New York City Announces Crackdown on Illegal Fireworks

Mayor Bill de Blasio announced Tuesday that New York was launching an offensive against the illegal use and distribution of fireworks, after complaints about a nighttime cacophony flooded the city’s help and emergency phone lines.

The effort will focus on using law enforcement agencies to disrupt the supply of fireworks to the city, including undercover operations “to fetch these illegal fireworks from the base,” Mr. de Blasio said at a press conference. .

“We are going to do it now and address it immediately,” he said.

New York City residents have reported booms and crackles in increasing numbers in recent days. The city received more than 12,500 calls to its 911 system for illegal fireworks this month, according to police. That’s about 12 times the number of comparable calls received by the city in the first six months of 2019, police said.

In Brooklyn, where many of the fireworks are heard, more than 4,500 fireworks complaints reached the city’s 311 system in June, police said. That’s more than 80 times the number of 311 calls received by the city in the first six months of 2019.

The surge came at a time when New York City was already on the brink of both the coronavirus pandemic and weeks of protests against systemic racism and police brutality.

Following the mayor’s announcement, some residents voiced concern on Twitter that the city would use police to tackle fireworks, at a time of widespread reassessment of the role of the police.

Mr. de Blasio sought to allay those concerns, and said the task force, which includes 10 police officers, 12 firefighters and 20 investigators from the city sheriff’s office, would attack “the big shot.”

“We are going to start from the largest operations, not focused on the child in the corner,” said Mr. de Blasio. “We are focused on the people who really benefit and really distribute a lot of fireworks.”

The researchers will examine the sale of fireworks within the city, as well as in the surrounding states, focusing on those that supply and benefit from the sale of fireworks. When asked if the city would also crack down on people who fire illegal fireworks, Mr. de Blasio said the “deepest problem” was cutting off the supply.

“In many cases, you cannot intervene if someone fires a firework and they are gone,” he said. “It is not a good use of the time and energy of the police.”

The city’s public defender Jumaane Williams, who has participated in several recent protests and is a strong advocate of police reform, applauded the decision to focus on the fireworks supply chain.

But Mr. Williams said he would need to see how the application developed on the ground. He added that he was disappointed that the city did not make an effort to support clergy and community groups that targeted people who activated the fireworks.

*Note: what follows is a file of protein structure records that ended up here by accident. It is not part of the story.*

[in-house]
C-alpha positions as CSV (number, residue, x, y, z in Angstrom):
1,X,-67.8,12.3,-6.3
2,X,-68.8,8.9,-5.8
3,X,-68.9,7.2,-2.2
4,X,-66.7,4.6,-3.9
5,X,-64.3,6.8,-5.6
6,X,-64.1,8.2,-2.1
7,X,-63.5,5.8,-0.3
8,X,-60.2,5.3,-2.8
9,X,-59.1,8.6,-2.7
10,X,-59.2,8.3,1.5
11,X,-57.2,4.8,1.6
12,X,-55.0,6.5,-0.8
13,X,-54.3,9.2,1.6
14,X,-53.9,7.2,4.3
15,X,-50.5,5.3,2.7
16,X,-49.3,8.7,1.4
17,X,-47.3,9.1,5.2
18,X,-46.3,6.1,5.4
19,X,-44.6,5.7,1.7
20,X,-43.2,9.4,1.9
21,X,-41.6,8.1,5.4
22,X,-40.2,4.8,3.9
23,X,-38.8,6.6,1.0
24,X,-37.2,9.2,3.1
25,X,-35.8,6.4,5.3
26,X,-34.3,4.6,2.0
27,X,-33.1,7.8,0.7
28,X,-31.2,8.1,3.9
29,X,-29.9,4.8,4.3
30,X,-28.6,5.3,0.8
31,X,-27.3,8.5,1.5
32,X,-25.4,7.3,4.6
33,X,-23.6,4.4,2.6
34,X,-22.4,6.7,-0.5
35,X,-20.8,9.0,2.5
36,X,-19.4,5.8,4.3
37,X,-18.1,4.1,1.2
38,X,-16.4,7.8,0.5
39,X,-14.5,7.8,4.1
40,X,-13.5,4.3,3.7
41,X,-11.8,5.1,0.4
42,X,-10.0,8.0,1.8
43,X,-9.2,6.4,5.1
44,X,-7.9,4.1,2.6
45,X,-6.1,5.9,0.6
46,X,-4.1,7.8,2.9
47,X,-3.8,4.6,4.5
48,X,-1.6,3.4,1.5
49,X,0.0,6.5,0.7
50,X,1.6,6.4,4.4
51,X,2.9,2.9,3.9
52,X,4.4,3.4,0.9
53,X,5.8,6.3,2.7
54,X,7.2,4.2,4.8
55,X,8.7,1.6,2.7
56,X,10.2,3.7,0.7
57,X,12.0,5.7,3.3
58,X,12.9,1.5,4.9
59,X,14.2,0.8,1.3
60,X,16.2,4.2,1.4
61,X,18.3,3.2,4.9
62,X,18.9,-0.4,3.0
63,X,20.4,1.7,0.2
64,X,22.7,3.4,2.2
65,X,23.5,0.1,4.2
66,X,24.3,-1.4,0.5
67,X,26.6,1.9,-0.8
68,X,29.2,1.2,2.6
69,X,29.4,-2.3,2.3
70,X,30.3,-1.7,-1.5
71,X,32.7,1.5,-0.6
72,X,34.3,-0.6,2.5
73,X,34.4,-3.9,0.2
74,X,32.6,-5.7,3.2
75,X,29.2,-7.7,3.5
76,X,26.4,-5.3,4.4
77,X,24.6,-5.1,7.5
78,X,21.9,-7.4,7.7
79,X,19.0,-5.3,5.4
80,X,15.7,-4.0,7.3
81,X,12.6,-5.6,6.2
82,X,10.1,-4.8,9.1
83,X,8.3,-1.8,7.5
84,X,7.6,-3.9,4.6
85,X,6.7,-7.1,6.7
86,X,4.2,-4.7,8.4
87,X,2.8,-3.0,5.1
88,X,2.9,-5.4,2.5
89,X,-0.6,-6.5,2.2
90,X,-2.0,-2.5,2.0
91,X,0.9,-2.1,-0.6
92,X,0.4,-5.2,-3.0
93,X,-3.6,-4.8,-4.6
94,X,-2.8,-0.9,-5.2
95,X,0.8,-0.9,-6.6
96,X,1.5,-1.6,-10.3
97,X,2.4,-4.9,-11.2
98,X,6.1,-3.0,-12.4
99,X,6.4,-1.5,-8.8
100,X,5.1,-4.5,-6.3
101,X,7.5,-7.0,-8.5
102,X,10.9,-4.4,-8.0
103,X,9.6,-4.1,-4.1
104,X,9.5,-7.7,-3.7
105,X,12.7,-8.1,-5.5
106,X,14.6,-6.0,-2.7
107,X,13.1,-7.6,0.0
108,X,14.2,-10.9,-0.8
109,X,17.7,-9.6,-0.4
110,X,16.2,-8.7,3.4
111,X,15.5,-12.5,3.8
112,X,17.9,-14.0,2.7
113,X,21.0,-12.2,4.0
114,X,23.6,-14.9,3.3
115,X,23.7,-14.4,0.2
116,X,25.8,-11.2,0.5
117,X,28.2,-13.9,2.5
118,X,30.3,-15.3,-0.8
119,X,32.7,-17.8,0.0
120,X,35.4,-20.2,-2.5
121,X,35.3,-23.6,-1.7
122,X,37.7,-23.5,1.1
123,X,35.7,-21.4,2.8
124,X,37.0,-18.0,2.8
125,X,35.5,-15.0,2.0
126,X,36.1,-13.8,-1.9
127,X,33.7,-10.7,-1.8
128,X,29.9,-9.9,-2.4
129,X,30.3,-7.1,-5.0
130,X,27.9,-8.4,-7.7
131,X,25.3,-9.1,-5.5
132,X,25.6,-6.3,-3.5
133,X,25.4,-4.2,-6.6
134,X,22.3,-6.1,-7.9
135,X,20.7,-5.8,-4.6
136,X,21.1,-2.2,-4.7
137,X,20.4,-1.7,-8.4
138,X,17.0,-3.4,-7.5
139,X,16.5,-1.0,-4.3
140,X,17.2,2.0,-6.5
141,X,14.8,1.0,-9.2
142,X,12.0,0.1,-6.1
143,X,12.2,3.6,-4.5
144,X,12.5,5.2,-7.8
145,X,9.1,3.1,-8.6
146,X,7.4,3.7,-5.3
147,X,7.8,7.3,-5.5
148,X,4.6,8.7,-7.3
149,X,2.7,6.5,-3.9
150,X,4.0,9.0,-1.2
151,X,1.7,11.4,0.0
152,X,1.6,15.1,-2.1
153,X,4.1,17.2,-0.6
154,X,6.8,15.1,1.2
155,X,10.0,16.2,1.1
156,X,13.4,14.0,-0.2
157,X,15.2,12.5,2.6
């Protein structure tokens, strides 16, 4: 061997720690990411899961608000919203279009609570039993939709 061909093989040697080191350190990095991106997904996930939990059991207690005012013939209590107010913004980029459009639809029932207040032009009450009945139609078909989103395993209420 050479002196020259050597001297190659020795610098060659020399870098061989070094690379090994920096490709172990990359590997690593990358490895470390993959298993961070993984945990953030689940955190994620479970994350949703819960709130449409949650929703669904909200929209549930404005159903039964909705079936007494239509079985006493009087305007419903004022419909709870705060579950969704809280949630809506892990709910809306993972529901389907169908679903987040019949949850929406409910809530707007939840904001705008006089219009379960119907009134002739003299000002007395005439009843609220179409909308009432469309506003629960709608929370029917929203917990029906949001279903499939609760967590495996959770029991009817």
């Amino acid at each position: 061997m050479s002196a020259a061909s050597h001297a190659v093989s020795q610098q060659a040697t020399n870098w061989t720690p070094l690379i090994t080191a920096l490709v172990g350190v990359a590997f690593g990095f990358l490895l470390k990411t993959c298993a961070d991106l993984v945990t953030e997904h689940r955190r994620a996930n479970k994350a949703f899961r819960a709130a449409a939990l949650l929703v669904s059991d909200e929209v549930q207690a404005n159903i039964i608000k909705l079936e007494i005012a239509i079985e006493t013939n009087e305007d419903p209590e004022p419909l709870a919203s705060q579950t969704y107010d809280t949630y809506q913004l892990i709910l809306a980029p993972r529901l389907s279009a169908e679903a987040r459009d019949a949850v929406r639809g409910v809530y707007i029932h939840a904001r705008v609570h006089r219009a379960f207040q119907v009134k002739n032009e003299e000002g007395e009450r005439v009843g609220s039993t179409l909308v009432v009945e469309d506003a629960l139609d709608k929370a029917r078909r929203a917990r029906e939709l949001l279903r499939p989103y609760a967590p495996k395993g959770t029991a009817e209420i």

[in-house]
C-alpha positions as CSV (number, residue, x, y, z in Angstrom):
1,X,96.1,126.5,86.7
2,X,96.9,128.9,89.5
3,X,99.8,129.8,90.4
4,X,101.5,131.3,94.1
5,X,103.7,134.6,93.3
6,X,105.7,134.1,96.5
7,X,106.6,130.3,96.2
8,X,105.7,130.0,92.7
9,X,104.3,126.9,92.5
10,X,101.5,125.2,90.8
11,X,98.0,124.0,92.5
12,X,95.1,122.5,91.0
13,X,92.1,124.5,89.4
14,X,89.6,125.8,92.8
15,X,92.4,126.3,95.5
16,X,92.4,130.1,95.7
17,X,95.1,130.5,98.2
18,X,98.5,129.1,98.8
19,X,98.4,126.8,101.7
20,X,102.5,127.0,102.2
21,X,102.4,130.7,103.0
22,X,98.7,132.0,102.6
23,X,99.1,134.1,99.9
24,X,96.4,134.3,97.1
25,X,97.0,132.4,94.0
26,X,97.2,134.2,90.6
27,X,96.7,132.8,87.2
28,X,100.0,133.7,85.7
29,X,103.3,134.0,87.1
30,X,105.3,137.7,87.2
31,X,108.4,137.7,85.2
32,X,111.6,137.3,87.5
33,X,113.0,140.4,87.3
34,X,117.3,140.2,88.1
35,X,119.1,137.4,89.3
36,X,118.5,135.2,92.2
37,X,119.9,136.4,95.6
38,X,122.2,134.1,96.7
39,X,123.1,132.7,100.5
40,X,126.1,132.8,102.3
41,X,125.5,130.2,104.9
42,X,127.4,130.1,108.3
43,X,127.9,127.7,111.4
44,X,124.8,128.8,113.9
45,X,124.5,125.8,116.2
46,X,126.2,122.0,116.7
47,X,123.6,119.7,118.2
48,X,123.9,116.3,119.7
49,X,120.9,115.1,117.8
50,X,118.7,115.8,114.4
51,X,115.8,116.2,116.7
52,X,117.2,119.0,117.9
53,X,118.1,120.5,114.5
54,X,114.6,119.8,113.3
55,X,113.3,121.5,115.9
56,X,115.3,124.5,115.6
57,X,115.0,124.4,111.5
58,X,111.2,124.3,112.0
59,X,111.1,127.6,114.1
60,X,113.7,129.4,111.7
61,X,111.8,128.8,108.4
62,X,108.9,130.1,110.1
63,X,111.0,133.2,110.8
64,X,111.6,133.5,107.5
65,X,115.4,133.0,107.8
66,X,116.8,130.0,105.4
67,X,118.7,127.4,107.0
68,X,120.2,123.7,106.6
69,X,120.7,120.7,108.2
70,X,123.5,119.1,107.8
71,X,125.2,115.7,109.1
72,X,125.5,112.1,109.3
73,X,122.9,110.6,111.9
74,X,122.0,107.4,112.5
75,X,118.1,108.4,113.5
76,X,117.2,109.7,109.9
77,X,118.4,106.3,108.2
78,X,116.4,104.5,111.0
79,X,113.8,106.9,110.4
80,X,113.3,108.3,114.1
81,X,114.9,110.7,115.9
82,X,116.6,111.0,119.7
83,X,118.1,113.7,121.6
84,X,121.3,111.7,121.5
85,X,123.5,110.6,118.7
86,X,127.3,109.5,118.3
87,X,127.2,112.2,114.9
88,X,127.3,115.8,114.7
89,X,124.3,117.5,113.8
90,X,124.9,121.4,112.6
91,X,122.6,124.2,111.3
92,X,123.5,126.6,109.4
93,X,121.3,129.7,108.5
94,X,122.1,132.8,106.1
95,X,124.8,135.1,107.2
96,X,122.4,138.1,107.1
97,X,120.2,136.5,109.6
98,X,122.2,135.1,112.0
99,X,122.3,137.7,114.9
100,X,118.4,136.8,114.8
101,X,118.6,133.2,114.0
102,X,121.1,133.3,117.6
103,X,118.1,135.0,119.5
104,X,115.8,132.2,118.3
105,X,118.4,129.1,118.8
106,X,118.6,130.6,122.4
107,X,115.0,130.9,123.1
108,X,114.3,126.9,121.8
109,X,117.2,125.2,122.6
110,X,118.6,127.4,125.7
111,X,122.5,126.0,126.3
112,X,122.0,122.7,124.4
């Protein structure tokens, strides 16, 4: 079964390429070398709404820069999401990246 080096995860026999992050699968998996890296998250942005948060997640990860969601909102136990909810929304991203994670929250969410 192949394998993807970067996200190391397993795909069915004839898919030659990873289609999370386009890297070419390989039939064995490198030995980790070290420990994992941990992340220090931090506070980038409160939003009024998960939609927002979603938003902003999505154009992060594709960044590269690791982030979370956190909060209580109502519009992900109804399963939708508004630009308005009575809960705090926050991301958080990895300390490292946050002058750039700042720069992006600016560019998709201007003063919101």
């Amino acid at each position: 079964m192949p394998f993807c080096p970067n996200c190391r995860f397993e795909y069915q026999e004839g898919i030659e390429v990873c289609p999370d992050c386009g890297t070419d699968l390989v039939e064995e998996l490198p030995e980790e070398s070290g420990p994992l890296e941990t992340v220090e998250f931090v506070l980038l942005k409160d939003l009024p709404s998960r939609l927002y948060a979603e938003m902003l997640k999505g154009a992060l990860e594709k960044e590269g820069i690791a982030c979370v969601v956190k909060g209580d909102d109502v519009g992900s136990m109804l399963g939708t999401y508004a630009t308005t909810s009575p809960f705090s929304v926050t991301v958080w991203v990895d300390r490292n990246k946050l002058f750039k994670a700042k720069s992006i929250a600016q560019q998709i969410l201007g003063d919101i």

“This fireworks thing is a great time to show how we can chart a new future for the police,” Williams said.

The city’s plan came about when fireworks videos and images were widely shared on social media, and people even shot each other in some cases. Fireworks have also been reported in other cities across the country, such as Oakland, California, and Baltimore.

For some, lighting fireworks has been a form of catharsis in the pandemic, and a means of challenging and protesting against what they see as a flawed criminal justice system.

But for others, fireworks have been a nuisance, spreading fear and anxiety among a population already stressed by the coronavirus and quarantine.

Councilman Chaim Deutsch, who represents parts of Brooklyn, has been pressing the city to do more to end illegal fireworks. On Monday night, Mr. Deutsch joined several people honking their car horns on the outskirts of the Gracie Mansion in protest to try to get Mr. de Blasio to strengthen the city’s response to illegal fireworks.

“We need to send a message that we must end these chaotic fireworks that have been happening across the city,” Deutsch said in a video posted to Twitter Tuesday morning. “If we can’t sleep, you can’t sleep.”

Mr. Deutsch also circulated a petition urging Mayor de Blasio to do more to control the illegal fireworks. He said that as of Monday afternoon, the petition had collected more than 10,000 signatures.

Fireworks are illegal to buy, sell, or light in New York, but they are an ingrained tradition of city streets, especially in working-class neighborhoods. They are generally sold in duffel bags or car trunks and start in the days leading up to July 4.

But this year, the unauthorized exhibits started at least a month earlier than usual, as other warm-weather gatherings were halted by social distancing rules.

At Tuesday’s press conference, Mr. de Blasio also said the city would not host the traditional Macy’s fireworks show on the fourth of July. Instead, there will be a series of smaller shows in the five boroughs from June 29 to July 1.

Each show will not be announced and will last about five minutes, Mr. de Blasio said, in an effort to keep people from gathering in large groups to watch.

“People will be able to see different pieces at different points,” he said. “It is going to be something very special for the city, very special, very moving, but also very safe.”